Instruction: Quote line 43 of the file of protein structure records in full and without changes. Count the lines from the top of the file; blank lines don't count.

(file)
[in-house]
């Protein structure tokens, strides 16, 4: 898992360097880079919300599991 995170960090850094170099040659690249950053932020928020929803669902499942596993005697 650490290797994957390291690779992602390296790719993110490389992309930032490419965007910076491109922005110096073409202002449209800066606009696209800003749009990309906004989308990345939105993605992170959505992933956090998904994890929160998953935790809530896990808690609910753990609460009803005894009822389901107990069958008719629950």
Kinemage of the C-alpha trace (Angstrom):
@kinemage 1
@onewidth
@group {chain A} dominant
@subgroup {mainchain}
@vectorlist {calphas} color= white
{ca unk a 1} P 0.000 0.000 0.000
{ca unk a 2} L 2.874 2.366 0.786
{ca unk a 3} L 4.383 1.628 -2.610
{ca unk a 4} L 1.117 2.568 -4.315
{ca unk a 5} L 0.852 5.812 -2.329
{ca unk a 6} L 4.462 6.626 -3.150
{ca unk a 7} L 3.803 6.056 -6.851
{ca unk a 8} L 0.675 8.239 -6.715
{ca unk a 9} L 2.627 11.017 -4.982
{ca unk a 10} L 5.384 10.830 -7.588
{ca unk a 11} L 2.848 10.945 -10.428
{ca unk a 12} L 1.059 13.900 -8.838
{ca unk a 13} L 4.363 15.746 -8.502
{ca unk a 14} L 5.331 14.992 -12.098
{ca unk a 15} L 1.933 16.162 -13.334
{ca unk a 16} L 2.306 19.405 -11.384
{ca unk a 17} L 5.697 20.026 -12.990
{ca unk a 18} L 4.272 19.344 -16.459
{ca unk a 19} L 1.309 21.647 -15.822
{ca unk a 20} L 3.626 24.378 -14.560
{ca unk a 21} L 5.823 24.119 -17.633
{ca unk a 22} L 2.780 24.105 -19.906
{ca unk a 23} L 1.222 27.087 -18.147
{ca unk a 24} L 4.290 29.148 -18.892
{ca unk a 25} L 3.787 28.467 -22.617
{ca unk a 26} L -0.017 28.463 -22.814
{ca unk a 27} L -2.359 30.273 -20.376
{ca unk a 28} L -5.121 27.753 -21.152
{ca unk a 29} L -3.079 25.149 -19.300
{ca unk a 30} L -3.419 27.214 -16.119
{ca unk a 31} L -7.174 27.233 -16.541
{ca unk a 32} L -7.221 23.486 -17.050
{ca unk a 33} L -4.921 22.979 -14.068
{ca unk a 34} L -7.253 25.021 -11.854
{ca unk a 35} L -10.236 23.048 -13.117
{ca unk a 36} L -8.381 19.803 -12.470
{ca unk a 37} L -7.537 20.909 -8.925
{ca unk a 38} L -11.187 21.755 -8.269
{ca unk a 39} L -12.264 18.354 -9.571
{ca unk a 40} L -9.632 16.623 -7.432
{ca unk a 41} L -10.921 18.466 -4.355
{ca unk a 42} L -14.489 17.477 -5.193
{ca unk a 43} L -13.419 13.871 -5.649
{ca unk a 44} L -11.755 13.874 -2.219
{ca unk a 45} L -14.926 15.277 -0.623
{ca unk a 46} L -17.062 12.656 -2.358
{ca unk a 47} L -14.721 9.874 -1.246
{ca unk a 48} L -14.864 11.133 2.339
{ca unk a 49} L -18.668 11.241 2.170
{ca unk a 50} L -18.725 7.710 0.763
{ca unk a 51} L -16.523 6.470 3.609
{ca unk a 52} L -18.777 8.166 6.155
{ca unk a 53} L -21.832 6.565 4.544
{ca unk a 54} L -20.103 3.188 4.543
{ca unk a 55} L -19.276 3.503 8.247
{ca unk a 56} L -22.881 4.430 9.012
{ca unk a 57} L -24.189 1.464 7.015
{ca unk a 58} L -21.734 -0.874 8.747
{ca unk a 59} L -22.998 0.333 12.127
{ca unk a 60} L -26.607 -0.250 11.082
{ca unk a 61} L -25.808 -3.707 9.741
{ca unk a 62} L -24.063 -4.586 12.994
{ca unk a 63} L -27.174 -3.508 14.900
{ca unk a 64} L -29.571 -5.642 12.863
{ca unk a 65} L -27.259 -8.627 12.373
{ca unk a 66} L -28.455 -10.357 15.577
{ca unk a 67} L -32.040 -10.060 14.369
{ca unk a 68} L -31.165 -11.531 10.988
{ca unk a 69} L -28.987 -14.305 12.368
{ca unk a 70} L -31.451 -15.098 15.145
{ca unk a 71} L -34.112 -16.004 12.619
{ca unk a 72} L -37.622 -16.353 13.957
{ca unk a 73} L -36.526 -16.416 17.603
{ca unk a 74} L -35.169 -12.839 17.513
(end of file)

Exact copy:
{ca unk a 35} L -10.236 23.048 -13.117